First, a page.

File photo. (iStock/Thinkstock)(NEW YORK) — The endoscopes allegedly responsible for a wave of “superbug” outbreaks had been redesigned in recent years in the hopes of making them easier to clean and less likely to spread bacteria from patient to patient, ABC News has learned, but the modifications might have created different challenges as the scopes continue to transmit antibiotic-resistant bugs.
Patients undergoing procedures with duodenoscopes at hospitals in Los Angeles, Connecticut, Pittsburgh and Illinois have come down with antibiotic-resistant bacterial infections over the last two years, according to local health authorities and the Journal of the American Medical Association.
All three manufacturers of these scopes had redesigned them within the last decade, enclosing a complex area at their tips to minimize contact with patients’ bacteria, ABC News has learned.
While the tip is enclosed, it is not “sealed like a bubble or a can” because tiny tools need to emerge to perform biopsies and complete other tasks, said Dr. J. Todd Weber, chief of the prevention and response branch in the Centers for Disease Control and Prevention’s division of healthcare quality promotion.
“That presents cleaning challenges because it is not an open surface,” Weber said. “There’s a mechanism inside there. It’s not easy to get the appropriate brushes into that space.”
Duodenoscopes are inserted through the mouth to access a patient’s small intestine and ducts in the liver and gallbladder. They contain a light, a camera, a catheter and other tiny equipment used in 500,000 procedures a year, according to the U.S. Food and Drug Administration. Unlike scopes used in colonoscopies and upper endoscopy procedures, duodenoscopes used a complex elevator wire channel to access the tiny ducts.
It’s this complexity that makes them tough to clean, the FDA said in its latest safety communication since an outbreak of CRE, an antibiotic-resident bug, at Ronald Reagan UCLA Medical Center left two duodenoscopes patients dead and infected five others undergoing procedures. (It’s unclear what role the bug played in the two scope patients’ deaths.)
The hospital said it traced the bacteria back to two duodenoscopes that were new models and had only been in use since June. Local health officials added that the scopes were cleaned in accordance with manufacturer guidelines.
“For example, one step of the manual cleaning instructions in device labeling is to brush the elevator area,” the FDA communication said. “However, the moving parts of the elevator mechanism contain microscopic crevices that may not be reached with a brush. Residual body fluids and organic debris may remain in these crevices after cleaning and disinfection. If these fluids contain microbial contamination, subsequent patients may be exposed to serious infections.”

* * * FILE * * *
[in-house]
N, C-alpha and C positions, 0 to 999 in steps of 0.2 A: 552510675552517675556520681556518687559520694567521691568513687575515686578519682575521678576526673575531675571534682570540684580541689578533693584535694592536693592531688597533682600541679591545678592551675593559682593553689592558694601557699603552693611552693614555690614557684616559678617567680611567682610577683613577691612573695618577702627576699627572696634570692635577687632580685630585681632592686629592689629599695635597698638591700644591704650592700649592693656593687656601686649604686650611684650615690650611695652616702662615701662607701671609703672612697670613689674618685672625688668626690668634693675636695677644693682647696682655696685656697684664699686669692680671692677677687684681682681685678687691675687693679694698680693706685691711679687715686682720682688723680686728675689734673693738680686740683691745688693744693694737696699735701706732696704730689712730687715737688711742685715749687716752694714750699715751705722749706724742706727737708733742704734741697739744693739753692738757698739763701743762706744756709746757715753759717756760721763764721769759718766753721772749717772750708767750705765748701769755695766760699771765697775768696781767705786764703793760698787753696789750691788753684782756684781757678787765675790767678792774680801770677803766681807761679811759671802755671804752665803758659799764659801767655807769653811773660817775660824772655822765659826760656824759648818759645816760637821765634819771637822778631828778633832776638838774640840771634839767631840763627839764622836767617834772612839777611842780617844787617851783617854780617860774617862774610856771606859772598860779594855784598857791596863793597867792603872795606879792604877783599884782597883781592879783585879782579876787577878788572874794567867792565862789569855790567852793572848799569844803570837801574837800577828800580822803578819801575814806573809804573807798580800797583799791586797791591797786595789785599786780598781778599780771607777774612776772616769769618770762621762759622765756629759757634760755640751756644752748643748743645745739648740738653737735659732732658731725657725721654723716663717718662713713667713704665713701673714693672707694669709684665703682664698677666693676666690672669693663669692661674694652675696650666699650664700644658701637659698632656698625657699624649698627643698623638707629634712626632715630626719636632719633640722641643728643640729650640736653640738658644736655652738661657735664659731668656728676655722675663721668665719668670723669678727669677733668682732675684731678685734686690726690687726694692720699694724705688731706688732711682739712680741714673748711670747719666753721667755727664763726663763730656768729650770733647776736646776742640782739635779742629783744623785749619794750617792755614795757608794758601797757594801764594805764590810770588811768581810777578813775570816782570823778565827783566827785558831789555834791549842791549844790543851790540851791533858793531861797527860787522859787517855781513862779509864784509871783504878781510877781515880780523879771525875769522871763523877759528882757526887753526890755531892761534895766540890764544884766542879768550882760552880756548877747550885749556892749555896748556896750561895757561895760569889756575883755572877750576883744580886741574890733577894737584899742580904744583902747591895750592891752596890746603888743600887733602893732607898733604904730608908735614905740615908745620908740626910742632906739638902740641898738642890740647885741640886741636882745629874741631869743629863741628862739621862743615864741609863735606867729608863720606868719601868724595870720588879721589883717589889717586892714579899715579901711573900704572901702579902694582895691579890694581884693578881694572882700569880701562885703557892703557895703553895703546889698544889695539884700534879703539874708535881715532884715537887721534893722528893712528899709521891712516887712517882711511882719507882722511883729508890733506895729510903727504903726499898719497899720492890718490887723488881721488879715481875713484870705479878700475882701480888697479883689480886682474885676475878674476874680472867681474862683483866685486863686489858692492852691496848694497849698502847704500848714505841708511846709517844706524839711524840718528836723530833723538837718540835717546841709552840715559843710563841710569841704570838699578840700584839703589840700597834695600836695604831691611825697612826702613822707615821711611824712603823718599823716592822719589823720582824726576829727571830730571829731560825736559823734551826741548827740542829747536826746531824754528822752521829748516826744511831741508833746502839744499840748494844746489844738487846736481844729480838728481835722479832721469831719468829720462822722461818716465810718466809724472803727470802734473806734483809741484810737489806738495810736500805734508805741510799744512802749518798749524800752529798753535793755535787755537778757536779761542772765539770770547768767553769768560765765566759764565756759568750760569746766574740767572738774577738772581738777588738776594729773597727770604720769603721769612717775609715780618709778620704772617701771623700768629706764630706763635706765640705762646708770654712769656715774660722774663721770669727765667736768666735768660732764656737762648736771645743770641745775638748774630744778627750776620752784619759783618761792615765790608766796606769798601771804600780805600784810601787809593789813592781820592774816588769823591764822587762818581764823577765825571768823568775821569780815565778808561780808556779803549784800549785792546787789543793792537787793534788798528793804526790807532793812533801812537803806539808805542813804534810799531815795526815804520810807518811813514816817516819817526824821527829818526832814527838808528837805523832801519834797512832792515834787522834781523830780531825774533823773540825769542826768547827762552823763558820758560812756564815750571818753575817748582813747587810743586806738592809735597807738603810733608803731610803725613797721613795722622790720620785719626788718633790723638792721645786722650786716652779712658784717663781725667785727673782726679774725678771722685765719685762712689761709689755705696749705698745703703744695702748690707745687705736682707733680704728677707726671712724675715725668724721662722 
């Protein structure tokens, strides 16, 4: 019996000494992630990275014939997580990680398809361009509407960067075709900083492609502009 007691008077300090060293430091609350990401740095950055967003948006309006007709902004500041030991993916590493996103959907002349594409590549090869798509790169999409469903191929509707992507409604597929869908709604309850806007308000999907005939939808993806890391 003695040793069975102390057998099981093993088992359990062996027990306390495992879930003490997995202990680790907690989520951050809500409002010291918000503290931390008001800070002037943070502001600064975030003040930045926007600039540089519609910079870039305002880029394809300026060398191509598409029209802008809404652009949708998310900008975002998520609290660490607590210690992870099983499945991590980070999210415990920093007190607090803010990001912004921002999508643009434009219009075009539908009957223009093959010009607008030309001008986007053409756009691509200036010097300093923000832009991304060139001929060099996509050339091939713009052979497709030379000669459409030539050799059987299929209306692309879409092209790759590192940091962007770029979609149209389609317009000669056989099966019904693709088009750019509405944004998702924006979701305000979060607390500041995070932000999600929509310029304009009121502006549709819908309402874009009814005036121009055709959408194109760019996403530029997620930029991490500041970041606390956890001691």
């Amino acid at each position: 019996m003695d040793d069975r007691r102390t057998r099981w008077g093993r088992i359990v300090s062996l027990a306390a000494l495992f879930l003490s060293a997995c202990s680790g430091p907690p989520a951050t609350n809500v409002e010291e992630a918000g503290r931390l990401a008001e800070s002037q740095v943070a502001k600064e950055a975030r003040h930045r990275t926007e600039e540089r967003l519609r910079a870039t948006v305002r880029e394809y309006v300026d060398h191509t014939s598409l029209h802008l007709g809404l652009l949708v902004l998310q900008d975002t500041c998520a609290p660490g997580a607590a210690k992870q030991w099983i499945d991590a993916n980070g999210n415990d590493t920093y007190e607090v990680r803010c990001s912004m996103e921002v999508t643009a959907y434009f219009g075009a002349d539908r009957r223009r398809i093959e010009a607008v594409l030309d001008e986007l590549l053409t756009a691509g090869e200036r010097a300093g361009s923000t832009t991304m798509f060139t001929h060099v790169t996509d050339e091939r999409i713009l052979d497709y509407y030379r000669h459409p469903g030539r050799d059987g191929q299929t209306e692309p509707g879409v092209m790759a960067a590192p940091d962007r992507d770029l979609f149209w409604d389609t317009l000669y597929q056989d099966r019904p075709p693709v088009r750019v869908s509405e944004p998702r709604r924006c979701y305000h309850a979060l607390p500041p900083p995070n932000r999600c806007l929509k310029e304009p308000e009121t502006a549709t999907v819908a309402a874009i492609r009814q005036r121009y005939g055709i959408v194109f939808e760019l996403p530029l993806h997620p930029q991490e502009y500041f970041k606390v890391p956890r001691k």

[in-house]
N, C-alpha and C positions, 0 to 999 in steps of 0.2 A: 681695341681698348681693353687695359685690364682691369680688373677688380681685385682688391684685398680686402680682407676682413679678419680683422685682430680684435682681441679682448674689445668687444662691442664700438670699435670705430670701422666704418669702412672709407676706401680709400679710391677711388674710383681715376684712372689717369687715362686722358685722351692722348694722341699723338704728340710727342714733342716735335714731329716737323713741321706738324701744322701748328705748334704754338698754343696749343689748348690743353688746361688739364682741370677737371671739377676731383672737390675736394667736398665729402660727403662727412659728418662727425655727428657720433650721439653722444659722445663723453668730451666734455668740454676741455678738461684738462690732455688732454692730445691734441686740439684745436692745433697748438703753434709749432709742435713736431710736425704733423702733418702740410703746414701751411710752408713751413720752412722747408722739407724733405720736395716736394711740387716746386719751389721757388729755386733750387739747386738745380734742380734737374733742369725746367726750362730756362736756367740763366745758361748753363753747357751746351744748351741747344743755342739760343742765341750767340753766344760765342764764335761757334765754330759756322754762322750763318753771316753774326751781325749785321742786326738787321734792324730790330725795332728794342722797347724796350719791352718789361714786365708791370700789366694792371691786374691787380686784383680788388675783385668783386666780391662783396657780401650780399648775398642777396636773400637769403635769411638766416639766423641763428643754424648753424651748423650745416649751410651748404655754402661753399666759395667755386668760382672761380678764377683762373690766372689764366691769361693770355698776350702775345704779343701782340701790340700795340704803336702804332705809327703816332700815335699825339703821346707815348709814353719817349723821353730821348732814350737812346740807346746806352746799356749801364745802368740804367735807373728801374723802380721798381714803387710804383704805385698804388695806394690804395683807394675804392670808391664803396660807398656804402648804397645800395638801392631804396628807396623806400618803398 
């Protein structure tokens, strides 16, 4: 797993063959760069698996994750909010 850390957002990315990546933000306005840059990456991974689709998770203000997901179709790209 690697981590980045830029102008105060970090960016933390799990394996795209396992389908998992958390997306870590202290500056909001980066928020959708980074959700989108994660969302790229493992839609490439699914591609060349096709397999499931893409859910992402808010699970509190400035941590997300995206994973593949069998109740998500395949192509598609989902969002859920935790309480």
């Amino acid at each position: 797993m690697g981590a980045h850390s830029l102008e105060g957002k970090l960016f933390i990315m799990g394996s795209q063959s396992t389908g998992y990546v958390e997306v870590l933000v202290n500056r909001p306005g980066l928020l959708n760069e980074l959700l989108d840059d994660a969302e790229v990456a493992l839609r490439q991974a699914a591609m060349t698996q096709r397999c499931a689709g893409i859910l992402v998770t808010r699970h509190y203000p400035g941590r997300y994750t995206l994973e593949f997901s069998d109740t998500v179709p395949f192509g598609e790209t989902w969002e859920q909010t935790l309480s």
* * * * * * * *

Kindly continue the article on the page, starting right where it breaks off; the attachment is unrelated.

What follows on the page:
Older duodenoscope models have exposed elevator wire channels at the tips so the manufacturers — FujiFilm, Olympus and Pentax — each decided to enclose these channels in their newer models. Fujifilm was the first to do this in 2004, followed by Pentax in 2009. Olympus, the manufacturer named in the UCLA outbreak, was the last to do this, and had filed paperwork with the FDA only last fall, initially thinking it wasn’t necessary to get clearance for the change, ABC News has learned.
“The elevator wire channel port is now sealed so separate cleaning is no longer necessary,” Olympus said in a product brochure announcing the change. “The result is faster, easier cleaning that makes scope reprocessing more efficient.”
When 39 duodenoscope patients became infected with antibiotic-resistant bacteria at one Illinois hospital in 2013, researchers at the CDC determined that the scopes had been cleaned properly but they found antibiotic-resistant E. coli and another bacteria around the enclosed channel two months after the scopes were last used. A manufacturer was not named in the study.
“The complicated design of duodenoscopes makes cleaning difficult,” the researchers wrote in the discussion section of the study. “It appears that these devices have the potential to remain contaminated with pathogenic bacteria even after recommended reprocessing is performed.”
Since the UCLA CRE cases were announced in February, Cedars-Sinai Medical Center has had four patients test positive for CRE, and Hartford Hospital in Connecticut has announced that 300 of its patients were exposed to E. coli. Both exposures were linked to duodenoscopes.
Still, neither doctors nor health officials want to pull the scopes because these infections are rare, and the devices allow doctors to treat patients with deadly diseases and infections without surgery, increasing their chances of survival.
Duodenoscope procedures are not elective, and usually necessitated by a serious symptom, Weber said.
“The value of the procedures performed utilizing these devices far outweighs the unfortunate events that have occurred,” said Dr. Michael Kochman, who chairs the American Gastroenterological Association’s Center for GI Innovation and Technology.
FujiFilm declined to comment, and neither Olympus nor Pentax were immediately available for comment.
Olympus said in a prior statement to ABC News that it is aware of reports involving its duodenoscopes, and it is working with the FDA, medical organizations and customers to address concerns. It is also making supplemental educational materials available to customers.
“While all endoscopes, including duodenoscopes, require thorough reprocessing after patient use in order to be safe, the Olympus TJF-Q180V requires careful attention to cleaning and reprocessing steps, including meticulous manual cleaning, to ensure effective reprocessing,” the company said.
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